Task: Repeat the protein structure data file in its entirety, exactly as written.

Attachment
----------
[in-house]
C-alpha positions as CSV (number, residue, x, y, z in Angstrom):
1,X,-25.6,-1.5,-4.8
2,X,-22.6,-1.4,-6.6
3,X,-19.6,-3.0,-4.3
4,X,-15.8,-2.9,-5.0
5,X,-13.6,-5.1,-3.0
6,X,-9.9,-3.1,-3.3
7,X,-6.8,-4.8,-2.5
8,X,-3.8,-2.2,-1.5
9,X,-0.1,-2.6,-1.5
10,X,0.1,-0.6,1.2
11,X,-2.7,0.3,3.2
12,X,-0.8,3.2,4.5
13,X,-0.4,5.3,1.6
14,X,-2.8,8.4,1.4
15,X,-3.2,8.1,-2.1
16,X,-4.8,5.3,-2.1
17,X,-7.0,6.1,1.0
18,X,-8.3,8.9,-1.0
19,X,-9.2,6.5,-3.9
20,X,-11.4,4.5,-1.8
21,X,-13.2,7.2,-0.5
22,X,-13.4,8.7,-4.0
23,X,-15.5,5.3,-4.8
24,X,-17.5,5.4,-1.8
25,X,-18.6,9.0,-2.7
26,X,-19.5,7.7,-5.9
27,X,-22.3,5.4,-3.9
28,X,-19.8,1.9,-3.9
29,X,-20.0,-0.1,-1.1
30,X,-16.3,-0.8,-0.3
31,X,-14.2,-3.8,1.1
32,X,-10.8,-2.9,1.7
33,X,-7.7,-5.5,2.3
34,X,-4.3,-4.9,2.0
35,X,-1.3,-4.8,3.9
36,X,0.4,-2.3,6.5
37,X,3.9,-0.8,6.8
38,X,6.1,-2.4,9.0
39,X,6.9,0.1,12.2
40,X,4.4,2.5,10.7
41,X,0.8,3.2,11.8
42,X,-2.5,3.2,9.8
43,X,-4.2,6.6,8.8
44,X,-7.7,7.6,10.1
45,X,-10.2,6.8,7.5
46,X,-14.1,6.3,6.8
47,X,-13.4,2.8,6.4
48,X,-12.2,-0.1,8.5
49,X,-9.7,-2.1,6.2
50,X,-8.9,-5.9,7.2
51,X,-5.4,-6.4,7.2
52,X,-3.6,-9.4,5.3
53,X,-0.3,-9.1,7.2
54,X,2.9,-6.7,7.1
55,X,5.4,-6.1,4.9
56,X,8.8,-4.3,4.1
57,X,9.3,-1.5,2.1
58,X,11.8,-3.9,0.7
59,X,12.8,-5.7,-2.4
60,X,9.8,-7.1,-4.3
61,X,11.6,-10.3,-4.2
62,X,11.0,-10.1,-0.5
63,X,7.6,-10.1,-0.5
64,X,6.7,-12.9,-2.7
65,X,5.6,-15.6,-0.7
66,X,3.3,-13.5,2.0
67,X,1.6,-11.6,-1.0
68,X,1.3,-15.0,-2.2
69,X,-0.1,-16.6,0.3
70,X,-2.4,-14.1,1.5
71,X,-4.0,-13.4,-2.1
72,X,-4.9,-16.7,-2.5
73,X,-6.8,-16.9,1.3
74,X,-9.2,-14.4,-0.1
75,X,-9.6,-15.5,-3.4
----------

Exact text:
[in-house]
C-alpha positions as CSV (number, residue, x, y, z in Angstrom):
1,X,-25.6,-1.5,-4.8
2,X,-22.6,-1.4,-6.6
3,X,-19.6,-3.0,-4.3
4,X,-15.8,-2.9,-5.0
5,X,-13.6,-5.1,-3.0
6,X,-9.9,-3.1,-3.3
7,X,-6.8,-4.8,-2.5
8,X,-3.8,-2.2,-1.5
9,X,-0.1,-2.6,-1.5
10,X,0.1,-0.6,1.2
11,X,-2.7,0.3,3.2
12,X,-0.8,3.2,4.5
13,X,-0.4,5.3,1.6
14,X,-2.8,8.4,1.4
15,X,-3.2,8.1,-2.1
16,X,-4.8,5.3,-2.1
17,X,-7.0,6.1,1.0
18,X,-8.3,8.9,-1.0
19,X,-9.2,6.5,-3.9
20,X,-11.4,4.5,-1.8
21,X,-13.2,7.2,-0.5
22,X,-13.4,8.7,-4.0
23,X,-15.5,5.3,-4.8
24,X,-17.5,5.4,-1.8
25,X,-18.6,9.0,-2.7
26,X,-19.5,7.7,-5.9
27,X,-22.3,5.4,-3.9
28,X,-19.8,1.9,-3.9
29,X,-20.0,-0.1,-1.1
30,X,-16.3,-0.8,-0.3
31,X,-14.2,-3.8,1.1
32,X,-10.8,-2.9,1.7
33,X,-7.7,-5.5,2.3
34,X,-4.3,-4.9,2.0
35,X,-1.3,-4.8,3.9
36,X,0.4,-2.3,6.5
37,X,3.9,-0.8,6.8
38,X,6.1,-2.4,9.0
39,X,6.9,0.1,12.2
40,X,4.4,2.5,10.7
41,X,0.8,3.2,11.8
42,X,-2.5,3.2,9.8
43,X,-4.2,6.6,8.8
44,X,-7.7,7.6,10.1
45,X,-10.2,6.8,7.5
46,X,-14.1,6.3,6.8
47,X,-13.4,2.8,6.4
48,X,-12.2,-0.1,8.5
49,X,-9.7,-2.1,6.2
50,X,-8.9,-5.9,7.2
51,X,-5.4,-6.4,7.2
52,X,-3.6,-9.4,5.3
53,X,-0.3,-9.1,7.2
54,X,2.9,-6.7,7.1
55,X,5.4,-6.1,4.9
56,X,8.8,-4.3,4.1
57,X,9.3,-1.5,2.1
58,X,11.8,-3.9,0.7
59,X,12.8,-5.7,-2.4
60,X,9.8,-7.1,-4.3
61,X,11.6,-10.3,-4.2
62,X,11.0,-10.1,-0.5
63,X,7.6,-10.1,-0.5
64,X,6.7,-12.9,-2.7
65,X,5.6,-15.6,-0.7
66,X,3.3,-13.5,2.0
67,X,1.6,-11.6,-1.0
68,X,1.3,-15.0,-2.2
69,X,-0.1,-16.6,0.3
70,X,-2.4,-14.1,1.5
71,X,-4.0,-13.4,-2.1
72,X,-4.9,-16.7,-2.5
73,X,-6.8,-16.9,1.3
74,X,-9.2,-14.4,-0.1
75,X,-9.6,-15.5,-3.4